Holden's future on a knife edge
As doubt hangs over Holden's future in Australia, Victorian manufacturing minister David Hodgett has echoed the calls of his SA counterparts for the federal government to save the auto industry.PT2M42S http://www.canberratimes.com.au/action/externalEmbeddedPlayer?id=d-2z384 620 349 December 10, 2013
- Federal politics: full coverage
- The Pulse: Politics Live with Judith Ireland
- Holden: no decision on future in Australia
Victoria is in for tough times ahead. So is Australia. Facing an unprofitable car industry that needs more money to survive, the Abbott government has chosen to let it close.
First, it reneged on $500 million pledged by the Labor government as ''co-investment'' for the billions carmakers have invested to build new models here. Labor had already cut this from $500 million a year to $400 million. Now the Coalition plans to give just $200 million a year up to 2016.
1946 Prototype: The first Holden rolled off the production line in Melbourne on October 1, 1948.
Ministers could argue that we've lost our long fight to make car manufacturing viable and it's time to end industry support. But if that's their view, they should pull the plug on supporting future models, not reneging on agreements that led firms to invest billions.
Second, Tony Abbott last week ruled out new money for the industry, saying: ''There's not going to be any extra money over and above the generous support that taxpayers have been giving the motor industry for a long time'' (which he has just halved).
That ends the pretence that no decision on future support will be made until after the Productivity Commission delivers its support in March. Abbott has made his decision. Holden knows it, has decided to leave, but for its own reasons, won't tell us yet.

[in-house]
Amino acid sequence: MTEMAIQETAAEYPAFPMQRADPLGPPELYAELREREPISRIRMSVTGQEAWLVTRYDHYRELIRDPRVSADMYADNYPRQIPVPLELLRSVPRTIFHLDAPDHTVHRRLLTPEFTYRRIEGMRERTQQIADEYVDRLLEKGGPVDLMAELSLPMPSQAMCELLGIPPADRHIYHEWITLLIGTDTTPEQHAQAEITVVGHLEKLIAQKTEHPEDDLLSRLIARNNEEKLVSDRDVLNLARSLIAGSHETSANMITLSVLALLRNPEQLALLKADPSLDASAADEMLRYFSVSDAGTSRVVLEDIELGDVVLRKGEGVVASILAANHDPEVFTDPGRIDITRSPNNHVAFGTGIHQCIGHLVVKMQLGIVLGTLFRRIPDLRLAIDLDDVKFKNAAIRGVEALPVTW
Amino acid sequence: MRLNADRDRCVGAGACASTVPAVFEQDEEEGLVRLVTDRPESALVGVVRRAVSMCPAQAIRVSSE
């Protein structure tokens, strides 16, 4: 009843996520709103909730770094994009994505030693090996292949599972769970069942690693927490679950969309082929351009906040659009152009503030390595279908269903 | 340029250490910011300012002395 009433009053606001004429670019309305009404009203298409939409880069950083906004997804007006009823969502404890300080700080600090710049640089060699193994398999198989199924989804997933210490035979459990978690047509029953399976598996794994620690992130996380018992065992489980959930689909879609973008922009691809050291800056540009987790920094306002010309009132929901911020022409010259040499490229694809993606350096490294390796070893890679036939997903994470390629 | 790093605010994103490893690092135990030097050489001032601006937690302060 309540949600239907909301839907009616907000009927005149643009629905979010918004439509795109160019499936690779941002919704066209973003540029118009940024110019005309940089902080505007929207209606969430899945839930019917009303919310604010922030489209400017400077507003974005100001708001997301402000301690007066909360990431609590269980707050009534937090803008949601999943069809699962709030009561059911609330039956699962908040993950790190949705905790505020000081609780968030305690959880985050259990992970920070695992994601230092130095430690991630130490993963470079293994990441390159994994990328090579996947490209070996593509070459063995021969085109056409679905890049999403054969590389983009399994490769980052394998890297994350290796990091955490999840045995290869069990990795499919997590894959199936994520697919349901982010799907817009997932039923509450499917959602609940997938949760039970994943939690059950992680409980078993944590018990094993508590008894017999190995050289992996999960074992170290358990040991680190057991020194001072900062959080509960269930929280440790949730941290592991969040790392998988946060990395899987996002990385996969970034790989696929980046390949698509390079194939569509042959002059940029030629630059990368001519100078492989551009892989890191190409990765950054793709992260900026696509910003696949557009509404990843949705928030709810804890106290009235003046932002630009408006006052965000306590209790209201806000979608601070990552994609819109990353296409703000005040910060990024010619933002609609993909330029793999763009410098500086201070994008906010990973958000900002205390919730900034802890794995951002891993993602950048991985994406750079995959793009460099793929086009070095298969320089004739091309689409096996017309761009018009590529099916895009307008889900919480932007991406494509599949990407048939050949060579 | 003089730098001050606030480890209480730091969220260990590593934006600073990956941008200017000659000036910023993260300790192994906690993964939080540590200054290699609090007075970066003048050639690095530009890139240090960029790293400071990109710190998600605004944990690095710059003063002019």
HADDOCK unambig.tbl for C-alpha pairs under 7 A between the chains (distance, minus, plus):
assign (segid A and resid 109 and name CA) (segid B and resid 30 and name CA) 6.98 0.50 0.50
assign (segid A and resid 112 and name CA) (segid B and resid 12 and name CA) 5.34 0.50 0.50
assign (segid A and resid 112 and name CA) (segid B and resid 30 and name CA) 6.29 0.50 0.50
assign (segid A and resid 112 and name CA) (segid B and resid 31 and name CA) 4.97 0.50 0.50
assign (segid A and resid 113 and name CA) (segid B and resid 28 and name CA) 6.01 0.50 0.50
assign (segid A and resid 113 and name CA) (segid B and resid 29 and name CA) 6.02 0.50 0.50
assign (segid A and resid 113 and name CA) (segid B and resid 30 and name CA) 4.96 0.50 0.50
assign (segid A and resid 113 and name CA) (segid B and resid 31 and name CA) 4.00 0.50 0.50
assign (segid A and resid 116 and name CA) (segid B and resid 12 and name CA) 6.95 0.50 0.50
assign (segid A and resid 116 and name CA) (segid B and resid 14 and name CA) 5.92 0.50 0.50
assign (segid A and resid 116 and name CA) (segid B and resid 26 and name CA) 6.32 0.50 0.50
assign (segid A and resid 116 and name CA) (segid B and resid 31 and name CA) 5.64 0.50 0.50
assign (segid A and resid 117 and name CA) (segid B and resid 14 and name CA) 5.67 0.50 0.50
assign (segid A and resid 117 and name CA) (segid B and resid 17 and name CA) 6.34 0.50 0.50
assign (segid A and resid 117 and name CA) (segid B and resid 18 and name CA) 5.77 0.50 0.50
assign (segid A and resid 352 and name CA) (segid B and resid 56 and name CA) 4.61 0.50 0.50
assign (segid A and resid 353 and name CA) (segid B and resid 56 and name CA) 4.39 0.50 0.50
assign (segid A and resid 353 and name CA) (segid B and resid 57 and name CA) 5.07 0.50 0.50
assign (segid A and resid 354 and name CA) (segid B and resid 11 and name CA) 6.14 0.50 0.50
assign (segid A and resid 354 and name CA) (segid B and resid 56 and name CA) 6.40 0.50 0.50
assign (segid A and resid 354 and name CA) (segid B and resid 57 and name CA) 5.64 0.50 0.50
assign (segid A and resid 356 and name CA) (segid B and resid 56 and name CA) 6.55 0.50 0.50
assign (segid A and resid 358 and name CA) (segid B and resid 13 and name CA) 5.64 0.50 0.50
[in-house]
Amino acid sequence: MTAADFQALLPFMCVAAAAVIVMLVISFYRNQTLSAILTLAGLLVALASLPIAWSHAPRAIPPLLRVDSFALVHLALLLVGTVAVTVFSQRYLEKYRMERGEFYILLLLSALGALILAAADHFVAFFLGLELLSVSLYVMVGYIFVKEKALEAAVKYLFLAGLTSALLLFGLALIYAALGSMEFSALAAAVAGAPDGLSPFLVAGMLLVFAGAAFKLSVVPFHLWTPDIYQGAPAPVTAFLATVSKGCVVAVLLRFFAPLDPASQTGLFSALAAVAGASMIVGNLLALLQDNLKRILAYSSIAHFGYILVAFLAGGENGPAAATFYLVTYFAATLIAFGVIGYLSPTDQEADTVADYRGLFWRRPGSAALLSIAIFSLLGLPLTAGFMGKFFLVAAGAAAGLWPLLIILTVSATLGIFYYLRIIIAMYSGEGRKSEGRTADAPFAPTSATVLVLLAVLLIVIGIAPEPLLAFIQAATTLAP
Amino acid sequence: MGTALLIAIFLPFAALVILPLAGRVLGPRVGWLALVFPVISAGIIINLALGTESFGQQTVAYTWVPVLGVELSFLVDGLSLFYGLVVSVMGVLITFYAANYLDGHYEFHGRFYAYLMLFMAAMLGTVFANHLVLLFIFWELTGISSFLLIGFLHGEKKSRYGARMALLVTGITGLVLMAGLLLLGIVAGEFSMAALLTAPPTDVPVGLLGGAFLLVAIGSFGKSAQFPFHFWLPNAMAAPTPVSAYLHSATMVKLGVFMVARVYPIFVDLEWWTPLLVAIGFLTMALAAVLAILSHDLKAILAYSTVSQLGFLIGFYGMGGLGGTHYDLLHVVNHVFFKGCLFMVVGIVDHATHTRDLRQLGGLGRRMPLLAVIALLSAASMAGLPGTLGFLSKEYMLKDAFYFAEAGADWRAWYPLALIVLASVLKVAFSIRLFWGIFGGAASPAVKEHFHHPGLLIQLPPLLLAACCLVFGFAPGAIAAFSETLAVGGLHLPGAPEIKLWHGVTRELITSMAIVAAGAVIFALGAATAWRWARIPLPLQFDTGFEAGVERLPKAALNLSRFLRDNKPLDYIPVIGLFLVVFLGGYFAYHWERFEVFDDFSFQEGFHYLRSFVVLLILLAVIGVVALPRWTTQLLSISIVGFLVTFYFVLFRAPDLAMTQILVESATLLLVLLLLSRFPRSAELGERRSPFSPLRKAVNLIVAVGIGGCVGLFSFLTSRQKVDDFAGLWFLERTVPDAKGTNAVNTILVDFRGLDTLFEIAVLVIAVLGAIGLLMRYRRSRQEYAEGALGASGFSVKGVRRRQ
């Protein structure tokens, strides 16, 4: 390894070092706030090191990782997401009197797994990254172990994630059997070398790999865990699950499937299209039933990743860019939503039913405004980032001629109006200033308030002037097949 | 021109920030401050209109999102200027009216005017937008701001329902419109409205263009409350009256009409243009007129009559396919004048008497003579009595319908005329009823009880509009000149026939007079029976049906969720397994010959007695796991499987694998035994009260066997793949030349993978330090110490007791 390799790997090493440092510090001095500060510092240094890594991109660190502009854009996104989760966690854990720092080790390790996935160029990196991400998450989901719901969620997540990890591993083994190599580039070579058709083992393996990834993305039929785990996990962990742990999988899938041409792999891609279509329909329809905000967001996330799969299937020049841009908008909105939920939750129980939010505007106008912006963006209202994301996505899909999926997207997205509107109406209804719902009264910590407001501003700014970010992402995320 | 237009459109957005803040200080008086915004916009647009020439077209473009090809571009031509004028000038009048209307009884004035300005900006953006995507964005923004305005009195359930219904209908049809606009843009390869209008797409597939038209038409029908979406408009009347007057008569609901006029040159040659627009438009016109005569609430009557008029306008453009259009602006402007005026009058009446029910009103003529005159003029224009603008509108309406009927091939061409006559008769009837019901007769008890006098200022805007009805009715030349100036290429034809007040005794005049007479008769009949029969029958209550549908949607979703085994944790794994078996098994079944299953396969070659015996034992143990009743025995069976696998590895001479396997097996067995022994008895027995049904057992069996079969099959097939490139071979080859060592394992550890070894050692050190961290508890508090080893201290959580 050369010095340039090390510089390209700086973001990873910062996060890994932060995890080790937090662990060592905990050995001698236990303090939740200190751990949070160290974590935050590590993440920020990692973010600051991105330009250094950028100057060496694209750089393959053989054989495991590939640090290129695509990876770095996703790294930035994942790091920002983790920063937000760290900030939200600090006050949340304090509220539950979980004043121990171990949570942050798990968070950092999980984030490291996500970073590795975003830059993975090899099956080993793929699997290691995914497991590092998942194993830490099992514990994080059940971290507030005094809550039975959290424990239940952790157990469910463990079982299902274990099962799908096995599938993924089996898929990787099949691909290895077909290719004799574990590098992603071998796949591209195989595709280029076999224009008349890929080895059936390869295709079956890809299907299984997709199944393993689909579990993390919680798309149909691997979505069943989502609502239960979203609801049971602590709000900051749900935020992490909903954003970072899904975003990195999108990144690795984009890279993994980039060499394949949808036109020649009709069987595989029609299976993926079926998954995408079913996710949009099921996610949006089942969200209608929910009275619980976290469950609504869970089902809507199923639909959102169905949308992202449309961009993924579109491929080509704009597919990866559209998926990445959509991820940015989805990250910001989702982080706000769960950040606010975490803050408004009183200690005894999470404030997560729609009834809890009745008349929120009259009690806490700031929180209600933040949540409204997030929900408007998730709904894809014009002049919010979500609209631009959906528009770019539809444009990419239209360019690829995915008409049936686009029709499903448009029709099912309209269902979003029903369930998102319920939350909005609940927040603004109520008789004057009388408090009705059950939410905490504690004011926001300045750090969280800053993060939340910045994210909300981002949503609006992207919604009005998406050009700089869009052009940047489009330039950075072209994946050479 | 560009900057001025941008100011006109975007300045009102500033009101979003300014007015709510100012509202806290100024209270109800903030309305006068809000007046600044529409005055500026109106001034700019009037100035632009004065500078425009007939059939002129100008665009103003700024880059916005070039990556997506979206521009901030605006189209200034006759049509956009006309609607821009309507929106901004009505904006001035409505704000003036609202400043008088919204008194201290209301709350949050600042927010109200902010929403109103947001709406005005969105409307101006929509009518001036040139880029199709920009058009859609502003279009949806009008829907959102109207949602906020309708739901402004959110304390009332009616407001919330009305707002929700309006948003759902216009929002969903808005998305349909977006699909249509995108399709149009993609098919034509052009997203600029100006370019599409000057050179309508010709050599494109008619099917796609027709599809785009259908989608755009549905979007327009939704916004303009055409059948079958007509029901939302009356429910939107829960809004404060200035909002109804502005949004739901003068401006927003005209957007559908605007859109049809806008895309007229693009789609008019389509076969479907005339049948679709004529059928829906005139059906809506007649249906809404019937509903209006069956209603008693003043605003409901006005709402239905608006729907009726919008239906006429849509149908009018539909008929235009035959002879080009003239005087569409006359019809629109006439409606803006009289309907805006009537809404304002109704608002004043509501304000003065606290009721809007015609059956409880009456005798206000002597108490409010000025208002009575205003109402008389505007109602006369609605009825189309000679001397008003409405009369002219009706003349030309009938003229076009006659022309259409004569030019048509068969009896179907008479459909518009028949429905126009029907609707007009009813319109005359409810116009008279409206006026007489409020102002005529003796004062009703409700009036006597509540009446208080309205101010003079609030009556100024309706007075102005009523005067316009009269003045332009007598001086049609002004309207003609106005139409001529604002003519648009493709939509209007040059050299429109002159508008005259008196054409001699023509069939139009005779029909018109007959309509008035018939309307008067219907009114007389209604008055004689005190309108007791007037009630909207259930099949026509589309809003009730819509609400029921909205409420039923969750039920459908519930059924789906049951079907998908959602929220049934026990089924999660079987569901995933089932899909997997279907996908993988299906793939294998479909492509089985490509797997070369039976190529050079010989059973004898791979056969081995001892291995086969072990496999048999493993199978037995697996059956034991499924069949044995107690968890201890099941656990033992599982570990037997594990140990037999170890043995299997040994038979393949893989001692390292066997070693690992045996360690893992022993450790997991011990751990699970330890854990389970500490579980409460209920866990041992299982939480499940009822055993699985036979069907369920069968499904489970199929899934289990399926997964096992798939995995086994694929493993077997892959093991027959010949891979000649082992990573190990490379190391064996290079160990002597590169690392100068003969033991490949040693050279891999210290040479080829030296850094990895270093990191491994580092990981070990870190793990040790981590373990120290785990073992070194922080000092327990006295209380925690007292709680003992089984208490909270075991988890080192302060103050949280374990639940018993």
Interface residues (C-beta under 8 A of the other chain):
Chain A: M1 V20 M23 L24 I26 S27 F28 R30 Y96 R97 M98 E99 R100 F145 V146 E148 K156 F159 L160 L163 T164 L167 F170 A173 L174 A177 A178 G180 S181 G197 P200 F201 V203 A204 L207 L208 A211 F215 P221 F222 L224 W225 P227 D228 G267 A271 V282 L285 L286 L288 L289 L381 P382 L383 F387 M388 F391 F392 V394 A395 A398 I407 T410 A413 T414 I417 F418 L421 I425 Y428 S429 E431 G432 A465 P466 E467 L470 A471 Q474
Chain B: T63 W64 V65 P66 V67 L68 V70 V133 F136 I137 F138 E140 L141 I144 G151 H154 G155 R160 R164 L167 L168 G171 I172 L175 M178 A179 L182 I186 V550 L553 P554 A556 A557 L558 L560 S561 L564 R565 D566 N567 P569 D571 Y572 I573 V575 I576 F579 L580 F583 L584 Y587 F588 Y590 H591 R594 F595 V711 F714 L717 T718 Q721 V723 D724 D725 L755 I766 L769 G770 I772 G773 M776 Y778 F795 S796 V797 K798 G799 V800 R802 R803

These are big stakes. In 2011-12, the industry employed more than 45,000 people, and produced $5.4 billion of net output: $2.2 billion from making cars, and $3.2 billion from making parts and components. Its reach through the economy is huge, with thousands of suppliers.
A study by Allen Consulting Group estimates in Melbourne alone, its closure could cost 33,000 jobs, and cut the nation's output by $7.3 billion a year. The numbers are speculative, but clearly, this will be a huge economic shock.
It will put Victoria under severe pressure as the mining boom will be winding down, governments, business and consumers remain debt-averse - and, on current plans, the state government will slash infrastructure spending by half.
Some will say this shows the car makers can't be trusted. Abbott said recently: ''They're very good at using taxpayers' money but … not that good at maintaining production and jobs despite the use of taxpayers' money.'' That's dumb. Car makers must make profits to survive. They invest where they believe they can make profits. If their assumptions turn out wrong - a currency becomes overvalued, or a new government welshes on promised support - they become unprofitable, and must go where they can make a profit.
Holden, like Qantas, is a victim of the high dollar. In 2002, the Australian dollar averaged 54 US cents. For businesses in the global market, such as car makers, Australia was almost as competitive as South Korea.